Ever since Euro 96, when Scottish devolution was already looming on the horizon, the increasing prevalence of the Cross of St George at international sports tournaments has provided graphic illustration of the growth of a renewed sense of English identity.
World Cup 2004 has been no different. Indeed, it may yet mark a turning point, as the moment when Gordon Brown’s differences with Scottish First Minister Jack McConnell over whether Scots should support England finally ignited the long-simmering West Lothian Question.
Brown’s clumsy attempts to curry favour with England supporters only succeeded in highlighting the uncomfortable reality that if he were to become Prime Minister many of his domestic policies would not affect his constituents in Kirkcaldy.
His case wasn’t helped when the Labour-dominated Scottish Affairs Committee unexpectedly decided that this was moment to question whether Scottish MPs should be able to vote on English issues at all.
The political consequences of attempting to answer the West Lothian Question are causing concern among commentators on the both sides of the border.
"A separate England could well be a Tory one-party state for decades to come," warns the Guardian’s Jonathan Freedland. "English progressives have relied on the Scots and Welsh as a taming, civilising force. Without them, England could march ever rightward."
Others think it is the Scots who need to be restrained by the English.
"It’s all very well to hark back to the enlightenment and speak of dynamic leaders from the safe haven of London," argues Jenny Hjul of the Sunday Times. "For those of us who live here, however, the prospect of Scotland severed from the UK and left to its own devices is terrifying. We fear that the leaders we have now are the leaders we would be stuck with. We lie awake at night worrying that the former trade unionists and councillors who lead us now would lead us, unrestrained, in the future."
Both of these arguments betray a remarkable distrust of the democratic process, and an equally remarkable faith in the abilities of ‘civilising’ elites untrammelled by accountability to those affected by their decisions.
In fact, MPs have shown themselves capable of some remarkably cavalier decision-making where their own part of the UK is not involved.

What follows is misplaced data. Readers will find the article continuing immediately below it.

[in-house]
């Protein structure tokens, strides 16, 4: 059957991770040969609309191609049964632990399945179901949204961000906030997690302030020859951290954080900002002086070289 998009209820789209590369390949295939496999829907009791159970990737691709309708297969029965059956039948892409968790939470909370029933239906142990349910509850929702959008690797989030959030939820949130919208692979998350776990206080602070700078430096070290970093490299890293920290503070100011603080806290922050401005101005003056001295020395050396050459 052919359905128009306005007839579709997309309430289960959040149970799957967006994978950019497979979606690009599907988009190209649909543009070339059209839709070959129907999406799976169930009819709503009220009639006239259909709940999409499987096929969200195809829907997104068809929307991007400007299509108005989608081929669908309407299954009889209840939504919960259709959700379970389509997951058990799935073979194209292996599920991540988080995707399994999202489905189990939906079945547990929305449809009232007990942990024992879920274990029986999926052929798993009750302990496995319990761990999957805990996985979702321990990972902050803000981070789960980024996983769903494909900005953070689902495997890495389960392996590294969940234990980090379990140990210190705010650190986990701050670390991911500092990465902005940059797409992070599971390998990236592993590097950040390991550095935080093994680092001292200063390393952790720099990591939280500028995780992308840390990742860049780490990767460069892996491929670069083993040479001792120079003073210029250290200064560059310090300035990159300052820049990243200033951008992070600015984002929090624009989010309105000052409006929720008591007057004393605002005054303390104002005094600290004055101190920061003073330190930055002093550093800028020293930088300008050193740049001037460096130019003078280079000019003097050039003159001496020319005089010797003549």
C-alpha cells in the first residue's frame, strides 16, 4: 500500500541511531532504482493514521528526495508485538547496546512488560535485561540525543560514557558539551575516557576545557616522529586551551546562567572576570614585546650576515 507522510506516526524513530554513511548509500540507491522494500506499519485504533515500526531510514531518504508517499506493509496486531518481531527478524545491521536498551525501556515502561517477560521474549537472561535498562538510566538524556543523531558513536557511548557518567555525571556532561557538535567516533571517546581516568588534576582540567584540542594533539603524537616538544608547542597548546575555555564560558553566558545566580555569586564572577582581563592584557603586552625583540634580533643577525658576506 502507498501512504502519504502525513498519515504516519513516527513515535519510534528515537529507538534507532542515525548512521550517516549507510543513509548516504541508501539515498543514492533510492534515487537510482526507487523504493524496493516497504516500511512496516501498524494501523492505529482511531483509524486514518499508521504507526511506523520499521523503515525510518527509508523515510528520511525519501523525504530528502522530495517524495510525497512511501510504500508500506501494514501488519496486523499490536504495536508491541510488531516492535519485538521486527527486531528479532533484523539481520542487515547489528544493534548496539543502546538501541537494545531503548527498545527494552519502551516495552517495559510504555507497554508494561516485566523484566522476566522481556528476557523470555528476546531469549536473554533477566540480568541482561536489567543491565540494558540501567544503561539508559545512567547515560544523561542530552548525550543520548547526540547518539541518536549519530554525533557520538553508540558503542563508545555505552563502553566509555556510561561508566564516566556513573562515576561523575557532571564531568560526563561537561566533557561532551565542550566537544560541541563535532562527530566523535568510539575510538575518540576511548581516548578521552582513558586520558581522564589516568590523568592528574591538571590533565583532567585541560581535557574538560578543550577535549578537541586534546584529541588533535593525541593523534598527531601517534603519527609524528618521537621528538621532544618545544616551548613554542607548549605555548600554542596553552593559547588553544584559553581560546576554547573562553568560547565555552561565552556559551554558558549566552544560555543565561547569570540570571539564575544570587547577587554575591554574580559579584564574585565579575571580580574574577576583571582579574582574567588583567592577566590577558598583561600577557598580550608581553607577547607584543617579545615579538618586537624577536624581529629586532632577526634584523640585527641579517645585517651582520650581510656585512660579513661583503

Perhaps the clearest example came in March 2005, when the House of Commons voted to impose tuition fees for higher education in Northern Ireland. A majority of Northern Ireland MPs voted against the measure, but many Labour MPs who were known to be against tuition fees voted in favour. It subsequently emerged that many of them did not even know what they were voting for.
One MP who later felt obliged to apologise to the people of Northern Ireland was Tam Dalyell, the author of the West Lothian Question giving perhaps his most practical demonstration of its significance.
Few would deny that government in Northern Ireland has long-suffered from a lack of democratic accountability. England’s democratic deficit may not be on the same scale, but it has still proven decisive in shaping public policy.
The ESRC has called post-devolution England a "laboratory for policy innovation," contrasting it with a Scotland that has chosen to "stick to more traditional policy agendas in health and education."
Ironically, the two most significant occasions when Scottish votes altered English policy outcomes both contributed to this divergence. The votes on foundation hospitals in May 2003, and on student top-up fees in January 2004, would have been lost by the Government but for the support of Scottish MPs whose own Parliament rejected both measures.
English ‘innovation’ may simply reflect the fact that the English policy process is now less democratic than that in Scotland, and to a lesser extent Wales.
To date, the big losers from that democratic deficit have not been the Tories but those Labour MPs who have challenged the party hierarchy in the hope of emulating the traditional Labour policies being pursued north of the border.
Simply banning Scottish MPs from voting on English issues will not solve this problem, as its risks leaving a British Government without an English majority, or vice versa. The only consistent solution is an English Parliament.
There is little real reason to fear that such a body would lead to a ‘Tory one-party state.’ Labour lost the popular vote in England by only 0.2 per cent in 2005, and won a majority of English seats. The Government has only had to rely on Scottish votes when it could not win the support of its own English MPs.
Of course, it might be more difficult for Labour to dominate an English Parliament if it were elected by proportional representation, but that would not be so very different from the situation that already prevails in Holyrood and Cardiff Bay.
The left-of-centre case against an English Parliament amounts to the claim that by subverting political democracy in England, New Labour is preserving social democracy. The record shows that in reality, England’s democratic deficit has only served to drive English politics to the right.